Separation anxiety is a difficult beast. One day your child will be happily running into daycare, and the next day they are screaming because you are leaving. Anxiety during a drop-off will usually affect all children at some point in their lives. As a parent, it’s helpful to know what to do when this happens.

Ages Separation Anxiety are Most Common

Some experts believe that there are certain phases where your child is more susceptible during drop-off. The earliest signs of separation anxiety can start as young as 6-7 months. Typically, you’ll see it occur in most babies around 10-18 months and ending around 24 months. Anxiety occurs most commonly when you leave your child. This means that drop-off isn’t the only thing causing them anxiety. Leaving to run errands and even putting them at bed at night can cause them to become upset.

Separation anxiety can also reoccur during your child’s preschool years. (Just when we thought we were through with it!) This relapse usually is shorter, only lasting a few weeks. Relapses during this time are usually caused by a life change. Dropping off a child can be more difficult if, for example, a new sibling has been born, you’ve moved, or any other life stressors.

A preschool teacher recently mentioned to us that a 3-year-old in her class was worried her mom would be late. The week before her mom got a flat tire while she was in the car. The 3-year-old was afraid this would happen again and her mom would be late. Her fear of a flat tire made dropping-off harder! Once the mom found out what the problem was, it was easy to reassure her daughter that even if she was late, the teacher would stay with her until she got there.

What Can You Do to help with Separation Anxiety?

Always Say Goodbye

Make sure to give your child a hug and kiss when you leave. Although sneaking out the door may seem easier, it’s harder on your child when they realize you are missing. Let your child know when you are going and when you are coming back. Don’t prolong the goodbye, make it quick and easy. Staying too long when saying goodbye adds to your child’s separation anxiety during goodbyes.

Stay Positive

It’s hard to stay positive when your child is screaming for you to stay. Just remember that your child will react more if you react to them. If you’re upset, wait until you have left before you show emotion. You will get through this and so will your child!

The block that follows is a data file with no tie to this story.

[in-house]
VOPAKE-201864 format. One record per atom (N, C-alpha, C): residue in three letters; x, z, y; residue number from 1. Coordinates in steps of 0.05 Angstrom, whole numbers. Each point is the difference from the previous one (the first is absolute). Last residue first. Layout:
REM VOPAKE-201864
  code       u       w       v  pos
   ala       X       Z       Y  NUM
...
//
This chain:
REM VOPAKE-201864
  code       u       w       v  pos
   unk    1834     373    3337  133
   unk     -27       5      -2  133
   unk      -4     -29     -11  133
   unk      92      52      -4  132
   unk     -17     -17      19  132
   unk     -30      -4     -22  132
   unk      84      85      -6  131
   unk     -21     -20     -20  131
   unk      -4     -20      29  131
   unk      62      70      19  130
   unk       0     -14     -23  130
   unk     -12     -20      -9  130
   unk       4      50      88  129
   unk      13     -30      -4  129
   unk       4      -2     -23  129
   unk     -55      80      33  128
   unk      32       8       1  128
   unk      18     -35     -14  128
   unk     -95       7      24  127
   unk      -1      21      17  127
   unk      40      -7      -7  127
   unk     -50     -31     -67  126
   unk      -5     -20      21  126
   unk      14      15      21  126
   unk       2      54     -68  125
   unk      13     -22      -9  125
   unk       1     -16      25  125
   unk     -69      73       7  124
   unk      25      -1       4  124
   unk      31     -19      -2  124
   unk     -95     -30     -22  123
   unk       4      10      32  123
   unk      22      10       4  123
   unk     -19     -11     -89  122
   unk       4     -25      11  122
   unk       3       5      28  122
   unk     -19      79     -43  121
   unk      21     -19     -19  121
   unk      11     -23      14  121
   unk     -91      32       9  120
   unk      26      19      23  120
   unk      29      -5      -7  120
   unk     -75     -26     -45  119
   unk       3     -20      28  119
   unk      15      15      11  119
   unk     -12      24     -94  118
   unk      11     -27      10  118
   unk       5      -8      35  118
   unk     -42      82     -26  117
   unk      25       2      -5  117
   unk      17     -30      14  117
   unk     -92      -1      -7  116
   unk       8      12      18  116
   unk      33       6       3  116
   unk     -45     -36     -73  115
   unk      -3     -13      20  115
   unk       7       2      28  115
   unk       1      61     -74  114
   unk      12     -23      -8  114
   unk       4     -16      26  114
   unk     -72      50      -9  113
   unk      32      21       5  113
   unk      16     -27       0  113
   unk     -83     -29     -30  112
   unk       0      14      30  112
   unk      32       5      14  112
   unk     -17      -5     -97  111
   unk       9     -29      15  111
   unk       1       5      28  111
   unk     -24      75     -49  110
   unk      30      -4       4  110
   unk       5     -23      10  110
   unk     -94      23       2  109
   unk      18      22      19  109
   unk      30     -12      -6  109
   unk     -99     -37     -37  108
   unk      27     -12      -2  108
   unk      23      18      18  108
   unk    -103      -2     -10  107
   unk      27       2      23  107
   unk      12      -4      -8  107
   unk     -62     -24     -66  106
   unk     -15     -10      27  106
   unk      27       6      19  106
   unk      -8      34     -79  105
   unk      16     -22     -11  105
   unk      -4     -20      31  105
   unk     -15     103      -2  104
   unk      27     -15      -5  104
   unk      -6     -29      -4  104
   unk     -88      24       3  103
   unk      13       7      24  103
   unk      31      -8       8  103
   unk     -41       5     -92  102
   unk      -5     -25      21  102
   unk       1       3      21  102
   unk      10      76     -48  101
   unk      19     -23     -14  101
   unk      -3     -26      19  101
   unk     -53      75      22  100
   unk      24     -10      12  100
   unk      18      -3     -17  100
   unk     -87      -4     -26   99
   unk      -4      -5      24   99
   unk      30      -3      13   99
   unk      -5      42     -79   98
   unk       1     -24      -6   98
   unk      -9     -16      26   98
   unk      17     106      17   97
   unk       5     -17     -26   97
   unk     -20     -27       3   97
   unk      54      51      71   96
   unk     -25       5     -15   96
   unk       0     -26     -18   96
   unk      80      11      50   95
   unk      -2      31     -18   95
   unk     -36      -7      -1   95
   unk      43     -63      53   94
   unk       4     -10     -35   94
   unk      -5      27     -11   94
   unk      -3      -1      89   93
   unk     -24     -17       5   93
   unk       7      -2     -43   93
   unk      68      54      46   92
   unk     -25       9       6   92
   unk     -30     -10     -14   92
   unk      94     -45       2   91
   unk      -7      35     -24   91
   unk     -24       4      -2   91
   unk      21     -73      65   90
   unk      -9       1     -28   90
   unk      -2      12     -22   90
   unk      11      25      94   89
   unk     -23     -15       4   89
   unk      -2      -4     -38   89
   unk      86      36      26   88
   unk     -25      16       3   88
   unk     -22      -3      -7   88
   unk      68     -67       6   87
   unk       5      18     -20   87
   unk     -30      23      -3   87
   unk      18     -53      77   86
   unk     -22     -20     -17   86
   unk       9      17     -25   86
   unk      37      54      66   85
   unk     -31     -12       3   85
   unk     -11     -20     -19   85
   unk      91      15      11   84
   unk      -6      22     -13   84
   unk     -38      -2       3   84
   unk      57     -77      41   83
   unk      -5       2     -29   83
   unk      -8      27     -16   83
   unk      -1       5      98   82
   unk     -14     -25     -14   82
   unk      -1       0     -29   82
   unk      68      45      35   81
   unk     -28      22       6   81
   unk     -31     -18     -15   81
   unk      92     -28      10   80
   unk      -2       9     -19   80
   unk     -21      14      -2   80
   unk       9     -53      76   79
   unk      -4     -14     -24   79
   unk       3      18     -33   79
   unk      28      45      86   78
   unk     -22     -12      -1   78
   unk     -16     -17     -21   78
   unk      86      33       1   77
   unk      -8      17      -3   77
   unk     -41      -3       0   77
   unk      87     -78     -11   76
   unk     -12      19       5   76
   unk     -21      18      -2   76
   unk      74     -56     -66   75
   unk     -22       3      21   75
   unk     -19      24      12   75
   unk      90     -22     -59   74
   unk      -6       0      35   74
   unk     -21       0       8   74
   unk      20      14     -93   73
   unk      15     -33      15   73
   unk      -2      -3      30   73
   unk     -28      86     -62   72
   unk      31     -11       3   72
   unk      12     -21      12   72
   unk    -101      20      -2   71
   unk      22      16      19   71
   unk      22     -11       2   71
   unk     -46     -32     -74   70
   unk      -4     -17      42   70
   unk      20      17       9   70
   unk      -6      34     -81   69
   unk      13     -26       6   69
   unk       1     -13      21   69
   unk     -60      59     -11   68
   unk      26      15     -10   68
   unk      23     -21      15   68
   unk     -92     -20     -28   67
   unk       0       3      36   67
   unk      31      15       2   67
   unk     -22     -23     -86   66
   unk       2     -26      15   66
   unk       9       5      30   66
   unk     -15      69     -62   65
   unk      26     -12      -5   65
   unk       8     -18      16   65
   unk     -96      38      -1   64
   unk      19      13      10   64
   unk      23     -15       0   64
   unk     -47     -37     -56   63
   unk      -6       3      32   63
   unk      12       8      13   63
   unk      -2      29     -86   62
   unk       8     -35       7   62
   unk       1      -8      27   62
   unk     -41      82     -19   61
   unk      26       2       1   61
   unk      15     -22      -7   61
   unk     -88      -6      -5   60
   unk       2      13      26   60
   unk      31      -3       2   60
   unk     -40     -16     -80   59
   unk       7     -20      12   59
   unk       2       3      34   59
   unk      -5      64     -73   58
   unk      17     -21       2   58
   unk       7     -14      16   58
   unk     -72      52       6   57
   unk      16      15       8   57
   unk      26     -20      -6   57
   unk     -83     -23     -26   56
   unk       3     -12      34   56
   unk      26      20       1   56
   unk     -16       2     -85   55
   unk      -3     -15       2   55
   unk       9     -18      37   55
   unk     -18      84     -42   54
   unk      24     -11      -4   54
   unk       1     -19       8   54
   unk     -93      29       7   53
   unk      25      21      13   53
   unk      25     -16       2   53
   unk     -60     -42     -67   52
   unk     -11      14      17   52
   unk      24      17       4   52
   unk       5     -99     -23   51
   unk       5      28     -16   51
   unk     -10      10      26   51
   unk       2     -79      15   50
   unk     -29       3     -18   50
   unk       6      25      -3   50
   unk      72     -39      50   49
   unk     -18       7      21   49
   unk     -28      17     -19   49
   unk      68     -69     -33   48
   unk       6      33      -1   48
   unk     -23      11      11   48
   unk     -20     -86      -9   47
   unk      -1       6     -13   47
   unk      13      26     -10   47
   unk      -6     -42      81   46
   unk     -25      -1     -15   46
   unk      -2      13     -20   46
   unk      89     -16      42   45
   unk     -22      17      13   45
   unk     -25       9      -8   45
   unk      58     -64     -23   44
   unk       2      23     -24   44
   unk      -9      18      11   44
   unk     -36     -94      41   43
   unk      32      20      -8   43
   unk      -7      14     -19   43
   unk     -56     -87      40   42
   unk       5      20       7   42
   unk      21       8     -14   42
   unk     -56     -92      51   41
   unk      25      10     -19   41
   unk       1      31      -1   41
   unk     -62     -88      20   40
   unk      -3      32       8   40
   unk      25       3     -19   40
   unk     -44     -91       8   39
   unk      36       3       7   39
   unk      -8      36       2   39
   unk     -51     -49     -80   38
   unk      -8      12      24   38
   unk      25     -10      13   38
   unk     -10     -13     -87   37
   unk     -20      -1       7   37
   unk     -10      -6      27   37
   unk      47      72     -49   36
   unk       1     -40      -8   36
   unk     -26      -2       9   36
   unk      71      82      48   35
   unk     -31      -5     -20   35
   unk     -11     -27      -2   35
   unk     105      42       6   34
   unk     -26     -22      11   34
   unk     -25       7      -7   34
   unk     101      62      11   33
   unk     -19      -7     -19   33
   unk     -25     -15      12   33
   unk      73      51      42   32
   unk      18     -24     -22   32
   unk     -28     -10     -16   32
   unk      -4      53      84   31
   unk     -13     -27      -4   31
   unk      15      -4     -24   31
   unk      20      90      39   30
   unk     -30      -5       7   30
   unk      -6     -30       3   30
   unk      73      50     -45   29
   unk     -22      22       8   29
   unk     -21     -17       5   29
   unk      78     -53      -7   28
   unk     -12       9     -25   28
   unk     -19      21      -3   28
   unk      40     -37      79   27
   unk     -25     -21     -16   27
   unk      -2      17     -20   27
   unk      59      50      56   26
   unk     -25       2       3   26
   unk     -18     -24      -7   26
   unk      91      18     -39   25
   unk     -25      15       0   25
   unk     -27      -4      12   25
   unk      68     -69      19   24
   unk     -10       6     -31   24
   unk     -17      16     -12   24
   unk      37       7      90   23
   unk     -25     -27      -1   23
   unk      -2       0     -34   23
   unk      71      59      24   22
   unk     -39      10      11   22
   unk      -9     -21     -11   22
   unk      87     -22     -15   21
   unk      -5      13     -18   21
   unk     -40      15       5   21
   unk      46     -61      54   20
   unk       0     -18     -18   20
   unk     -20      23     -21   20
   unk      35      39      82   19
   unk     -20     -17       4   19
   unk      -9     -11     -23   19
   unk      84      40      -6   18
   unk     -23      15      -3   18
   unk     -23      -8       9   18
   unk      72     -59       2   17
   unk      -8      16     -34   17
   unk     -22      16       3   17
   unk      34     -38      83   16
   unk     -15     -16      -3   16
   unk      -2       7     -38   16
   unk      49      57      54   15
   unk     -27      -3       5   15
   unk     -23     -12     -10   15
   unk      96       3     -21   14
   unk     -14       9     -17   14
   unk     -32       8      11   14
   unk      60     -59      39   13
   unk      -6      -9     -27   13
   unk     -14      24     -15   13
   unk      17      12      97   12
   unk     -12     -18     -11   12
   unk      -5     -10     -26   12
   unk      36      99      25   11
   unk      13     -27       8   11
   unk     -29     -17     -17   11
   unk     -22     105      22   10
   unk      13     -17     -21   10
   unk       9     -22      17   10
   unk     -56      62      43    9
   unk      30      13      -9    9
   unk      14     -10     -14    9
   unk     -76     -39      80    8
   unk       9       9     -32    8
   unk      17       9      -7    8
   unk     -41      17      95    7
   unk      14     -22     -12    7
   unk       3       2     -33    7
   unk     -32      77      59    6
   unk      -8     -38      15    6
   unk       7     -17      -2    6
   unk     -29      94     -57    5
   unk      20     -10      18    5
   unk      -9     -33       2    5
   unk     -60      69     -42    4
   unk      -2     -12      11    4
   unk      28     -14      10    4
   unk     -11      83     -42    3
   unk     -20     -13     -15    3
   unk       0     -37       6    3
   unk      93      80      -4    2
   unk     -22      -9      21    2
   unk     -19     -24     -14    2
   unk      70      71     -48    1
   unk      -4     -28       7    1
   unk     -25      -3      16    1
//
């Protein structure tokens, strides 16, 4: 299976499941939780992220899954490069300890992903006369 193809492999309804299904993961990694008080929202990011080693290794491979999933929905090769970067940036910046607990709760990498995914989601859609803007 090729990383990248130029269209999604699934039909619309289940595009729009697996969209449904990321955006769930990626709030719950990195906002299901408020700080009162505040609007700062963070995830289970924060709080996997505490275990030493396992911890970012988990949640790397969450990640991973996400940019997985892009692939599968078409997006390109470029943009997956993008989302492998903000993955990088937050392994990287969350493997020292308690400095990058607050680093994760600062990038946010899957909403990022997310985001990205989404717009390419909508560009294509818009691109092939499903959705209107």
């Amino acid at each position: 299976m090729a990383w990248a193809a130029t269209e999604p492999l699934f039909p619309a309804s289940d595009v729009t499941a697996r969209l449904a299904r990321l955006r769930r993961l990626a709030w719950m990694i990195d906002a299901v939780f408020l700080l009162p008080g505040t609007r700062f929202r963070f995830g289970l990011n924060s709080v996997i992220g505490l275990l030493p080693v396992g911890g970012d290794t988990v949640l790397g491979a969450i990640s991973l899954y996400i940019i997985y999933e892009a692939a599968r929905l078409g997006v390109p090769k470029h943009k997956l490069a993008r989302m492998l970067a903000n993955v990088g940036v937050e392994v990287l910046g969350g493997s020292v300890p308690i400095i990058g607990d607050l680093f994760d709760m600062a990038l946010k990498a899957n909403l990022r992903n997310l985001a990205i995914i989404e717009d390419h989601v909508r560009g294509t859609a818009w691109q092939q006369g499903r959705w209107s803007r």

Don’t Go Back Into the Room

Going back into the room will only prolong their fear of you leaving. If you need to, hang out in the hallway or in your car until you feel like they are calm enough for you to leave. Coming back for lunch or during your breaks might need to be skipped during this time too. Leaving is hard for your child, so try to minimize how often you come and go at their daycare.

Consider Bringing a “Lovey”

Sometimes bringing an object from home can help your child feel comforted during the day. While most children may have a blanket or a stuffed animal, other items work as well. A child we know recently brought a picture of his mom and dad to school to hold when he felt scared. If your child doesn’t have a lovey yet, consider helping them find one! If they are too young, find one for them!

Check-In with your Daycare Provider

Separation anxiety during drop-off time isn’t just hard for the kids. It’s hard on the parents too! Have your daycare give you a call letting you know when your child has calmed down. Most of the time, your child will calm down within 10-15 minutes! If you are still worried, check-in throughout the day to see how they are doing. If they are still struggling, ask your daycare for help! They are experts in dealing with children and are a great resource for information!

Make A Big Deal About Coming Back

Let your child know how happy you are to see them! Coming for pick-up is a great time to let your child know you always come back! Most parents are surprised to see a smiling child who doesn’t want to leave!

Over time your child will get used to having you leave again. Although it can be hard, remember that it is just a phase! All children go through separation anxiety at some point in their lives. You are not alone. By following our tips, you’ll both get through it in no time!

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